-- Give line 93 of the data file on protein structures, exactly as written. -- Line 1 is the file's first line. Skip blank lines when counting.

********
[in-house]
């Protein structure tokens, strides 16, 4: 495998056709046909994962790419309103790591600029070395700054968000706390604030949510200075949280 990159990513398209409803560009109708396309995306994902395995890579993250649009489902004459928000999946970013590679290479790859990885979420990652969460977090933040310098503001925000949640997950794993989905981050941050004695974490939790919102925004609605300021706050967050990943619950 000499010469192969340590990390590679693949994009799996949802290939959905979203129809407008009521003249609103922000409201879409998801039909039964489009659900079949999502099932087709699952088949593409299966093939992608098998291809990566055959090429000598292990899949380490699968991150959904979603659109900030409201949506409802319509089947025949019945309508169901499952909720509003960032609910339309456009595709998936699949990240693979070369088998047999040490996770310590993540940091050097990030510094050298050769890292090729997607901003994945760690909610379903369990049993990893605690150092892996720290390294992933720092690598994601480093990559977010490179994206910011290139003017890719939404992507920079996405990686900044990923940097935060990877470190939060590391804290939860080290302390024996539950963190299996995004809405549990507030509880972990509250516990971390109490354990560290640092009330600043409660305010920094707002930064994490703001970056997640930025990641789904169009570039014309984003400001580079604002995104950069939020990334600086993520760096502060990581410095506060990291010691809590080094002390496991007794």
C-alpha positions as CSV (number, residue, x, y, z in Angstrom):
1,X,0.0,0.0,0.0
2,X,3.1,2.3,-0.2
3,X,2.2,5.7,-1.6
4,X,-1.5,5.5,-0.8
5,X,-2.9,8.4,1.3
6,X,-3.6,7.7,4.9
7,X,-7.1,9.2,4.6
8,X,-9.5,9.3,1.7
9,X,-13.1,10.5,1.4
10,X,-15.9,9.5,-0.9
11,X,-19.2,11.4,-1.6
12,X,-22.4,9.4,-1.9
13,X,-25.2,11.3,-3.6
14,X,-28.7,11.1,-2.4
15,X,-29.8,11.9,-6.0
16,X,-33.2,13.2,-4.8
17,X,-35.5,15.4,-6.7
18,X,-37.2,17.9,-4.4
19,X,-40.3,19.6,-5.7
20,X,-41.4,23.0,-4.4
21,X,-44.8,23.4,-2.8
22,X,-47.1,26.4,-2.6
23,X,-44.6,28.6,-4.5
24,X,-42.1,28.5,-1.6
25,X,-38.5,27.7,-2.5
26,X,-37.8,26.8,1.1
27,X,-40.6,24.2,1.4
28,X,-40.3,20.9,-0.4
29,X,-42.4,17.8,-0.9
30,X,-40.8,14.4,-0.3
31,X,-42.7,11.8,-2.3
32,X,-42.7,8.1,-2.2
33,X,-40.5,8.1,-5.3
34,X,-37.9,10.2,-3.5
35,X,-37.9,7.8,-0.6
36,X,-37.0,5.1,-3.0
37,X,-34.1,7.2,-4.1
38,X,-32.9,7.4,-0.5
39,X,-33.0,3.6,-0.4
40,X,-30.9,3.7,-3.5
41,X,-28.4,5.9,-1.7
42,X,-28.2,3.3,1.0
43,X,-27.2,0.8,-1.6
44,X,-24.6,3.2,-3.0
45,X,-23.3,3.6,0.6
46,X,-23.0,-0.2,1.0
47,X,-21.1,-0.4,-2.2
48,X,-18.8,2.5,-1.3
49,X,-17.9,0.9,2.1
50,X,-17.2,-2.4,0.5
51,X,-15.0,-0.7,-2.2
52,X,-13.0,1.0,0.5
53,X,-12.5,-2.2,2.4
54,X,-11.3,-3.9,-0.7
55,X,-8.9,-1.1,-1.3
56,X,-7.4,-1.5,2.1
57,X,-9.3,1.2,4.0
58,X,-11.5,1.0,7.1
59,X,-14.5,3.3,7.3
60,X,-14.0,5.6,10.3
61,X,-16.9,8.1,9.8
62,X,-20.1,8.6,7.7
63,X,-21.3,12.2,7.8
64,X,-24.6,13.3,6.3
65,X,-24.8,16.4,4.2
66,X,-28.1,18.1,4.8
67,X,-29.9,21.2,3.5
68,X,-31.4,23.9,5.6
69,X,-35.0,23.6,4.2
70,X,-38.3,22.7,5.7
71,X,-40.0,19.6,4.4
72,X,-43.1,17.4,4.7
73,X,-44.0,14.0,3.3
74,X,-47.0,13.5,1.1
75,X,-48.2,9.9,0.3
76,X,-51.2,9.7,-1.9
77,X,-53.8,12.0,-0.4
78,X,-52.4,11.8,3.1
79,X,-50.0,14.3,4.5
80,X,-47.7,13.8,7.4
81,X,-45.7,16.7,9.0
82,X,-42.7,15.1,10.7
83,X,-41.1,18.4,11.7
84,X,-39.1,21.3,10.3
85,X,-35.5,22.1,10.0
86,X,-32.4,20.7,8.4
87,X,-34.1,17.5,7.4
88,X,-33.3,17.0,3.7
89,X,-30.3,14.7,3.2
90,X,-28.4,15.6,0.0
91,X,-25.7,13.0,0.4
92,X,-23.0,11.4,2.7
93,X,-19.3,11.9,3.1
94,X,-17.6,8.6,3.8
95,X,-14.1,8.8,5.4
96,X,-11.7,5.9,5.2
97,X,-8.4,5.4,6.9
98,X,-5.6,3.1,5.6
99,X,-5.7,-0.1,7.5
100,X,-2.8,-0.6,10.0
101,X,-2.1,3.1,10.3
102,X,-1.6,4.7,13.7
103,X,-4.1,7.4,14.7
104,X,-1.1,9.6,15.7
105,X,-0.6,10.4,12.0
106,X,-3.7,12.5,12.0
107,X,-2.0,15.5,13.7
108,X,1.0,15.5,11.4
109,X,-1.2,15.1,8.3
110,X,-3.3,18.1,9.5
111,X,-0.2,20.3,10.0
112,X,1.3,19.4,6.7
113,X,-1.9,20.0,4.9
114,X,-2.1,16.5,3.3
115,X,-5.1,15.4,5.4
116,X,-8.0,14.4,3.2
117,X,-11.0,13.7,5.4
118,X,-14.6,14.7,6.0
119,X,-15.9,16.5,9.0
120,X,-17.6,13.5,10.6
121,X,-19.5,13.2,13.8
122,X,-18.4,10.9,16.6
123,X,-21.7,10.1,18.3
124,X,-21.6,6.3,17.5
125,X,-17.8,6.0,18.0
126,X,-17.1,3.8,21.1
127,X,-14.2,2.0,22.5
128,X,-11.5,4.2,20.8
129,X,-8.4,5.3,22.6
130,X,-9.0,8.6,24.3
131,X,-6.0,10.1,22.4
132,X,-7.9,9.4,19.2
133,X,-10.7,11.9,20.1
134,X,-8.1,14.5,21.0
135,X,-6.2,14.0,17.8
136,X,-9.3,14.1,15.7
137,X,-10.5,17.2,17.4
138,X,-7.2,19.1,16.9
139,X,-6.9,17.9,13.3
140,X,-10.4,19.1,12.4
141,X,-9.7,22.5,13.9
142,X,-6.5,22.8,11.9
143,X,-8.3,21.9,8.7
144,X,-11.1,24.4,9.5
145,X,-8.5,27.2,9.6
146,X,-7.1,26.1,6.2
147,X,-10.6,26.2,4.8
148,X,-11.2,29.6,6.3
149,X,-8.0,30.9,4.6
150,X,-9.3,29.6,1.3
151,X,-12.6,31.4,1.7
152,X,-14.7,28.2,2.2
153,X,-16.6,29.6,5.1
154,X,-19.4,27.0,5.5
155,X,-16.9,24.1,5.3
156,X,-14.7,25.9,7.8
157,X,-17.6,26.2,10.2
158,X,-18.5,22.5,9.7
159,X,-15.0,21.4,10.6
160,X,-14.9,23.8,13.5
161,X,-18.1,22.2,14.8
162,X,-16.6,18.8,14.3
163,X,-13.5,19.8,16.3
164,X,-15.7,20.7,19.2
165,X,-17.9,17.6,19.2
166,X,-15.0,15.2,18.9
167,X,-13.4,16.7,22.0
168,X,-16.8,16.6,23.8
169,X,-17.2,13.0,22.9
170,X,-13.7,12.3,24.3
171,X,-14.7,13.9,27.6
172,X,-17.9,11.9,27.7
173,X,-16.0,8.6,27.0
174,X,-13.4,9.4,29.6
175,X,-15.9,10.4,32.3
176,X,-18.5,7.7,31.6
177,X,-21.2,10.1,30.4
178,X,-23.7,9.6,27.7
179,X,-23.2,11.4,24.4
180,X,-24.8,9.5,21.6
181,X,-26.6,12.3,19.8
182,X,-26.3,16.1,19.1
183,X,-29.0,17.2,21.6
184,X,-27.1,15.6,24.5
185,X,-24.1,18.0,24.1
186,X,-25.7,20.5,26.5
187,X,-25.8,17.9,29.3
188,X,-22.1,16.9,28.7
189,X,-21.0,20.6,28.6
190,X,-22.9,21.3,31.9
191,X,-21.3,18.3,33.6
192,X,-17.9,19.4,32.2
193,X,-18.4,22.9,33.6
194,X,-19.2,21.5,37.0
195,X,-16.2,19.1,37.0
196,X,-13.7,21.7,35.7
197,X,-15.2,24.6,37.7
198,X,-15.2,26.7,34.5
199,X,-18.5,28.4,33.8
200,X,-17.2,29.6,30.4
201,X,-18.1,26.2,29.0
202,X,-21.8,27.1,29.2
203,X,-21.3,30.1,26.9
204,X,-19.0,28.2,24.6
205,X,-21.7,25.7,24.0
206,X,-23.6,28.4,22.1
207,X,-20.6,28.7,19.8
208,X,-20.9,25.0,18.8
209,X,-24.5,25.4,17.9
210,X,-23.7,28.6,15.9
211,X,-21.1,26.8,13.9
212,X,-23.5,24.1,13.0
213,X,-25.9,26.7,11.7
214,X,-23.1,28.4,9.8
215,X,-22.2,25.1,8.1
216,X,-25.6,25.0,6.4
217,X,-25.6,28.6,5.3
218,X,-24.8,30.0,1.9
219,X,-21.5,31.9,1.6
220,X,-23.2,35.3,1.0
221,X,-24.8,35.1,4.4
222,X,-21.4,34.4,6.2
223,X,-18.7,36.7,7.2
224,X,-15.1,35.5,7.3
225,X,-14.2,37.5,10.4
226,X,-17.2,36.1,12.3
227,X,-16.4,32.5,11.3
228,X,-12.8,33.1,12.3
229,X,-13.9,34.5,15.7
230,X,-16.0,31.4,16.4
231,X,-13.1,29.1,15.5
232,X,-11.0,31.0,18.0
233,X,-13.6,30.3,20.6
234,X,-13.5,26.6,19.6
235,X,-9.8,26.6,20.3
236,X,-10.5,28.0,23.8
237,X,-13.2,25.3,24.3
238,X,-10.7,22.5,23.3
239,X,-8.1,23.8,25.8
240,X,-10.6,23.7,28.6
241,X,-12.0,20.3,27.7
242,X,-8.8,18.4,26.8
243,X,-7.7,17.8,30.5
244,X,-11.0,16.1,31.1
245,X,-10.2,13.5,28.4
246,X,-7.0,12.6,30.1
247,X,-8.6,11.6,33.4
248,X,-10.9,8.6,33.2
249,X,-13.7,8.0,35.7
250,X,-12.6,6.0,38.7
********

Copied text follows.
90,X,-28.4,15.6,0.0